EppsNet Archive: Income Inequality

10 Reasons That NY Times Chart Might Not Mean What You Think It Means

14 Aug 2017 /

From the New York Times:

https://www.nytimes.com/interactive/2017/08/07/opinion/leonhardt-income-inequality.html
  1. Money is not the only metric for measuring life outcomes. Charts and articles like this seem to reflect an inappropriate obsession with narrowly materialist values.
  2. If you do want to measure your life with money, it looks like the 99th percentile is where you want to be. Why aren’t you there? Why aren’t you a CEO? Why aren’t you making a million a year? If you can’t figure out how to get there, don’t begrudge the people who did figure it out. If you don’t have the education, motivation, intelligence or skills to get there, don’t begrudge those who do.
  3. The amount of wealth is not a fixed amount. It’s not a zero-sum game. If it were, it would be concerning that a few people are very wealthy. But it isn’t.
  4. The distribution of income has to be skewed to the right because income is bounded on the low end by zero but not limited on the upside.
  5. If you can’t imagine why income inequality exists, consider that 25 percent of Americans think the sun goes around the earth.
  6. If you can’t imagine why income inequality exists, consider that half the residents of Detroit can’t read.
  7. People who get upset at the realization that some other people have more than they do make excellent targets for politicians who promise, in return for your vote, to rob the people you envy.
  8. Winners may have more money but losers get more hugs.
  9. I see a lot of articles about income inequality but I don’t meet a lot of ordinary Americans who are concerned about it.
  10. There seems to be a confusion of cause and effect. Did income rise the fastest for people in the top one percent or did people get into the top one percent because their income rose the fastest? If that isn’t clear, consider an example: Did Mark Zuckerberg’s income go way up because he was on the right side of that chart or is he on the right side of the chart because his income went way up?

Income Inequality Explained

23 Aug 2016 /

I saw this sign at a gas station soda fountain . . .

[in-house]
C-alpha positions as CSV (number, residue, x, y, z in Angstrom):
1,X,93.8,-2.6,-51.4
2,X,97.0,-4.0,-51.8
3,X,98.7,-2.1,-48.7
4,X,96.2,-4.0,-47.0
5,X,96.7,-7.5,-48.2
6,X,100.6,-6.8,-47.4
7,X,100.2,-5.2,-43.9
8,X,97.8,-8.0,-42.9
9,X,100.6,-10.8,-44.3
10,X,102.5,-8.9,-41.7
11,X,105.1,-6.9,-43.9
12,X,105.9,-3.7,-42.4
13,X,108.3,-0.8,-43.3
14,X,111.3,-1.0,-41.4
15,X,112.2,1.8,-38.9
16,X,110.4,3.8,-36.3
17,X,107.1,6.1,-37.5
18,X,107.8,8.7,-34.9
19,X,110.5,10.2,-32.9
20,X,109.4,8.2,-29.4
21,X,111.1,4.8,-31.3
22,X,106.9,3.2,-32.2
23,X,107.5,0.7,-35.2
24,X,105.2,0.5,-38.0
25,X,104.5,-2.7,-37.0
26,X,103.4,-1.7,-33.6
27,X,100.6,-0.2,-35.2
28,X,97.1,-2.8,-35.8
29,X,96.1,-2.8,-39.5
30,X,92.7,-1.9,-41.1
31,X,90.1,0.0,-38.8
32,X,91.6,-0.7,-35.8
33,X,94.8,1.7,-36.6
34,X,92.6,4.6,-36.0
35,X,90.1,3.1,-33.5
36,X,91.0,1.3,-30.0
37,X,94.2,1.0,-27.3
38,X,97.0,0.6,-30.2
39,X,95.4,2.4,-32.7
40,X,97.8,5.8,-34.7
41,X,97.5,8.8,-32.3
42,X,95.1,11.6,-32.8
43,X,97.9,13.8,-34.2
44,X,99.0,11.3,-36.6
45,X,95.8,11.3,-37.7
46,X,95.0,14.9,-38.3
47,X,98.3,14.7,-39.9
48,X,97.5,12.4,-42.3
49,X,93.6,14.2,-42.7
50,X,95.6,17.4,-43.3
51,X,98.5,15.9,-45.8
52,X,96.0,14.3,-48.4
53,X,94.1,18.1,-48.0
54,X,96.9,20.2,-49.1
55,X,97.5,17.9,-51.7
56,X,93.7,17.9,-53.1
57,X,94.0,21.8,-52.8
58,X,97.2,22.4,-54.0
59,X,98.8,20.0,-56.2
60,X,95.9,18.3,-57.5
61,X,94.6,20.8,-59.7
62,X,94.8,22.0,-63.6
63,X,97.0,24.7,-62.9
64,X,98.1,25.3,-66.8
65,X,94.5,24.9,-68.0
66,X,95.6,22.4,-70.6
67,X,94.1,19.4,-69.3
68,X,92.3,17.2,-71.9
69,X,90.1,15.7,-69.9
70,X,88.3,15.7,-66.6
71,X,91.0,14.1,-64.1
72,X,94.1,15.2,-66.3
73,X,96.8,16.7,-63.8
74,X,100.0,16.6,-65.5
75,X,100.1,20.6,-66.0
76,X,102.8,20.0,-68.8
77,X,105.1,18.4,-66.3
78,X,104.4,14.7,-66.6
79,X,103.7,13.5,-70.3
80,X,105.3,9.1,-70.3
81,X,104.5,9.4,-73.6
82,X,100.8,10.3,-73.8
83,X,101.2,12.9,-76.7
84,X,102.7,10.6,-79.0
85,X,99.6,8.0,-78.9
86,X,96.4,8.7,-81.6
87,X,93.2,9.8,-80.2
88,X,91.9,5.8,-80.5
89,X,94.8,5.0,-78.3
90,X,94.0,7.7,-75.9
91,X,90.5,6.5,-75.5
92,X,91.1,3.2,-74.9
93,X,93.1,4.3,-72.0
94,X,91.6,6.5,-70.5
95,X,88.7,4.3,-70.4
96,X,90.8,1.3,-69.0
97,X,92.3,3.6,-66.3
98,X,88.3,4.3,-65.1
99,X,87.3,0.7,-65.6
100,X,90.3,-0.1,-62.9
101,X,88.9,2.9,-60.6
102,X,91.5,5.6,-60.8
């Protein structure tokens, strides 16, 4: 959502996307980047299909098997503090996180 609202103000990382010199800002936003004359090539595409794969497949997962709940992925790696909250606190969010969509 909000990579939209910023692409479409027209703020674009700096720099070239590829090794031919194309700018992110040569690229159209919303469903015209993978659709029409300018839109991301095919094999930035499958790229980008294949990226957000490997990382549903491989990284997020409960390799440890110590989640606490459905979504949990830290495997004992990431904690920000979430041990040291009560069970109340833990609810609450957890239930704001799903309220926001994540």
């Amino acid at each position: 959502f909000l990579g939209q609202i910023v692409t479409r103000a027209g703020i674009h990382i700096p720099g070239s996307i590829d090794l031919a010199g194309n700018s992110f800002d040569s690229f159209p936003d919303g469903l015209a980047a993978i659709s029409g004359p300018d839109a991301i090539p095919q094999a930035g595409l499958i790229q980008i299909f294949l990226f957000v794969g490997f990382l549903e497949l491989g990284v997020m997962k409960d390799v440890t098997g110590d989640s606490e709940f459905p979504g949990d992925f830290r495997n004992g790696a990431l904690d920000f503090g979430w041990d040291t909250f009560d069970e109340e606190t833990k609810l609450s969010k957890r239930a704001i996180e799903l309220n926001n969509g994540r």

Don't fill cups with the lid on


Income Inequality Explained

9 May 2016 /
http://detroit.cbslocal.com/2011/05/04/report-nearly-half-of-detroiters-cant-read/

Who Will Be America’s America?

1 Mar 2016 /

And do not forget that nearly all of the countless 20th-century innovations and industries that made the rest of the developed world so efficient and comfortable came from America, and it wasn’t a coincidence. As long as Europe had America taking risks, investing ambitiously, and yes, being “inequal,” it had the luxury of benefiting from the results without making the same sacrifices. Who will be America’s America?

— Garry Kasparov

Why Jennifer Lawrence Makes Less Than Bradley Cooper

14 Oct 2015 /
Bradley Cooper, Jennifer Lawrence

Jennifer Lawrence is complaining (Why Do I Make Less Than My Male Co-Stars?) that she and American Hustle co-star Amy Adams received 7 percent of the profits for the film, while male actors Bradley Cooper and Christian Bale and director David Russell received 9 percent.

The only explanation I can think of for this inequity is that Jennifer Lawrence and Amy Adams were willing to work for 7 percent. It doesn’t make sense to sign a deal for 7 percent and then complain that you didn’t get 9 percent. If you want 9, ask for 9. If it’s going to bother you to make less than a male co-star, ask for the same deal as the male co-star.

Does Jennifer Lawrence have an agent? This doesn’t seem super complicated . . .


Income Inequality is the Best

14 Jul 2014 /

Dilbert comic


I’ve Solved the Problem of Economic Inequality

18 May 2014 /

Instead of “economic inequality,” let’s call it “economic diversity.” Then it’s a good thing, right?


The Person Who Says It Can’t Be Done Is Interrupted By The Person Doing It

8 Jun 2012 /

In his latest book, The Price of Inequality, Columbia Professor and Nobel laureate Joseph Stiglitz examines the causes of income inequality and offers some remedies. In between, he reaches some startling conclusions, including that America is “no longer the land of opportunity” and “the ‘American dream’ is a myth.”

“If there is anybody at all who has a dream, then they can definitely make it happen,” she told WBTV. “There are no excuses. It depends on you and no one else.”

The second link above goes to a story about Dawn Loggins, an 18-year-old girl from Lawndale, NC, who, after her mother and stepfather left the state without her and she was dropped by her grandmother at a local homeless shelter, “just made a decision that I was not going to end up like my parents.” She did well enough in high school to be accepted at Harvard University.

I’m not a Nobel laureate but I can tell you that income correlates to things like education, skills and motivation. If you’re concerned about the inequality of your income, take the time you spend keeping up with fantasy football and reality television and invest it in learning and maintaining marketable skills, and see if your income doesn’t go up.

If you’re complaining about income inequality, and you have any idea who was voted off any reality television program in the last week, you need to pipe down and reexamine your priorities. Watch your programs if you want to, but keep in mind that you’re competing in the job market with people who are more serious than you are.